One of the other team members arranged to have a Vacation Bible School for the kids in the local village while we were on our trip. VBS is something I’ve volunteered for many times and I wasn’t eager to volunteer for yet one more. However, I thought I could help with the intent to learn to how to organize and run a VBS- something else I could learn how to do. Now I know how to pull a two day VBS for 200 kids out of a suitcase.
|The Boy Who Shared His Food|
The pivotal moment of our trip occurred on Wednesday afternoon. As a few of us sat outside at the orphanage one and two year old children sat at the table on the porch eating their rice-and-bean lunch. Tim, a 16 year old team member, asked one of the boys how it tasted and then he mimed his question hoping that would translate to the toddler who only spoke Haitian-Creole. Immediately the little guy scooped up a generous spoonful of his meal and offered it to Tim. The boy never gets seconds and he offered some of what he had without hesitation. It was the perfect picture of heaven where there is a ton a food and everyone shares. The antithesis is a picture of hell where there may be a ton of food but everyone fights over it and no one eats. Heaven was portrayed right there in that Haitian orphanage.
|One and two year old children are sent out to the porch from nap time where they sit and wait for lunch.|
Thursday brought another new experience. As a retired nurse I was interested in Haitian medical care so I went to the village medical clinic with another nurse and his wife who were also part of my team. We watched a doctor treat many patients in the tiny, unpretentious, cinder-block building. Common complaints included fever, heart burn, and high blood pressure symptoms. One 34 year old woman came in from the mountain. It must have taken her hours if she came by foot down a rocky mountain path on the hot sun. She said she has six kids and her baby was at the orphanage.
|The Medical Clinic|
|One of four exam rooms.|
Because I have six kids I felt a connection and I asked which orphanage her baby was in. The doctor translated that her child was at the orphanage where our team was helping...where I was holding babies and playing with kids the day before. I asked her what the baby’s name was. She said Ashley. Ashley? Beautiful Ashley. I saw her yesterday. My teammate next to me had a picture of her on her camera in her hand. Would the mom want to see the picture? Would she want to know her baby was okay? As my teammate and I looked at each other wondering, the doctor assessed and released her. She was gone.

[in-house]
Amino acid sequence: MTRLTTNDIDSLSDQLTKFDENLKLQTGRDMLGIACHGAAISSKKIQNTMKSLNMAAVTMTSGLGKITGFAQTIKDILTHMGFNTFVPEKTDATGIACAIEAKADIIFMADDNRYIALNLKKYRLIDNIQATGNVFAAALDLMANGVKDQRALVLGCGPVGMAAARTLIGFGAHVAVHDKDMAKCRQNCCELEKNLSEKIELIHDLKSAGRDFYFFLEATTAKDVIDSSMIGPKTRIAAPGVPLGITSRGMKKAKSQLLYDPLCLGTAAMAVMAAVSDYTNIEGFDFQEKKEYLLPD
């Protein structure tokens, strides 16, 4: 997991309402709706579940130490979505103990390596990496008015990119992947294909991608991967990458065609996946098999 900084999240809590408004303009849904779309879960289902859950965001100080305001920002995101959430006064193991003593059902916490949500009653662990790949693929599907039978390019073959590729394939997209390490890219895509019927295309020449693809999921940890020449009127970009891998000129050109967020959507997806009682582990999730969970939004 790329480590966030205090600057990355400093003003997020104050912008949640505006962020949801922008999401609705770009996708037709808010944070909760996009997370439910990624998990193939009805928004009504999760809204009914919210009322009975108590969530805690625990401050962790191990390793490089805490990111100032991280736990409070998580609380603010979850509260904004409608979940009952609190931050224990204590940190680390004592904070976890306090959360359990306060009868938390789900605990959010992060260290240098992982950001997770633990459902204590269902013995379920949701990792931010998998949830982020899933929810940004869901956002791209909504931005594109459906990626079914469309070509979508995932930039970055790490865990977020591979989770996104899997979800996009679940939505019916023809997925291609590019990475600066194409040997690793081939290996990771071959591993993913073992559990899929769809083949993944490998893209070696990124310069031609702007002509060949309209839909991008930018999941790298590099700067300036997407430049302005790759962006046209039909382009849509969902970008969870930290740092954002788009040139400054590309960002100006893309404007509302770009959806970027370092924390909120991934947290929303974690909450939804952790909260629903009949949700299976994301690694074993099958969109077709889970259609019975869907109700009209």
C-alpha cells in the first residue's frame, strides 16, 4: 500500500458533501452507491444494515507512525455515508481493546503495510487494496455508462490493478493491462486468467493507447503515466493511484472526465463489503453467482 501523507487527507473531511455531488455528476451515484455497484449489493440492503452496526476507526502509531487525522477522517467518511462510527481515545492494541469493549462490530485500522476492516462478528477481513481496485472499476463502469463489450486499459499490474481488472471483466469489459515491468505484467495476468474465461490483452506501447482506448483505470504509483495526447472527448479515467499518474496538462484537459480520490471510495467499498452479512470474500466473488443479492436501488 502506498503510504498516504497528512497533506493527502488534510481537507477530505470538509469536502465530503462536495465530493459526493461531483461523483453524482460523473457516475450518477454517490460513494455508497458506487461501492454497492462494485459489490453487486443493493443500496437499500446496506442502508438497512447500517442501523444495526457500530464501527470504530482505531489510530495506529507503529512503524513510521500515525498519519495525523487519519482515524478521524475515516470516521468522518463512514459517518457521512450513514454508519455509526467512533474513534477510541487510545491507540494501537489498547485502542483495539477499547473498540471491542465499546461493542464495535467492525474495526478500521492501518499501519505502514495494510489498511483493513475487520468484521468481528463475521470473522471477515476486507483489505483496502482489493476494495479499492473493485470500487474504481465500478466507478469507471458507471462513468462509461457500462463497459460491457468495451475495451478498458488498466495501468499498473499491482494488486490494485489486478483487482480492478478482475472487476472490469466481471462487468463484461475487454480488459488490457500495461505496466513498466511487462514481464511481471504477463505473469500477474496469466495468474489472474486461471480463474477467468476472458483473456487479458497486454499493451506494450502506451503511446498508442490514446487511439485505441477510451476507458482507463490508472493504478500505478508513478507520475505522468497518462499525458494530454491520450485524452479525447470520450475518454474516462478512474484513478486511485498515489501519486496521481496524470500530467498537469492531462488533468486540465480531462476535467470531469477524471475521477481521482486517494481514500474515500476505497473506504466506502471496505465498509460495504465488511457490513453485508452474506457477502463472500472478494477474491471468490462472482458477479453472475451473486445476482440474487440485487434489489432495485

The children in the orphanages are destined to spend every day in the orphanage until they become an adult. Nannies take care of the kids but they come and go and they are not moms to the children. They are care takers.
That night I found out that Haiti will start letting Americans adopt Haitian orphans next year. Our family went through the entire adoption process a few years ago but we moved out of the country before we had children placed in our home. Maybe we can adopt Ashley. Maybe we can adopt Samuel or one of the sets of twins. Or maybe Baelan. He is the sweet 5 year old I held and played with that day who loved the attention because normally be he just stands or sits outside on a slab of cement with no toys and no mom.
The next morning was our last work day. We had one hour at the orphanage. I waited for the nannies to bring Ashley out but they never did. I don’t know why. I spent a few minutes playing with Baelan and he just wanted to sit on my lap and play with my cell phone. He cried when I had to get up to go. Did you know that it’s possible to fall in love with a child who isn’t yours in less than 24 hours? It is.
After a day of travel and a lifetime of memories, we’re home.
If you can't feed a hundred people, then feed just one. ~Mother Theresa
How can the poorest country in the Western
Hemisphere get out of poverty?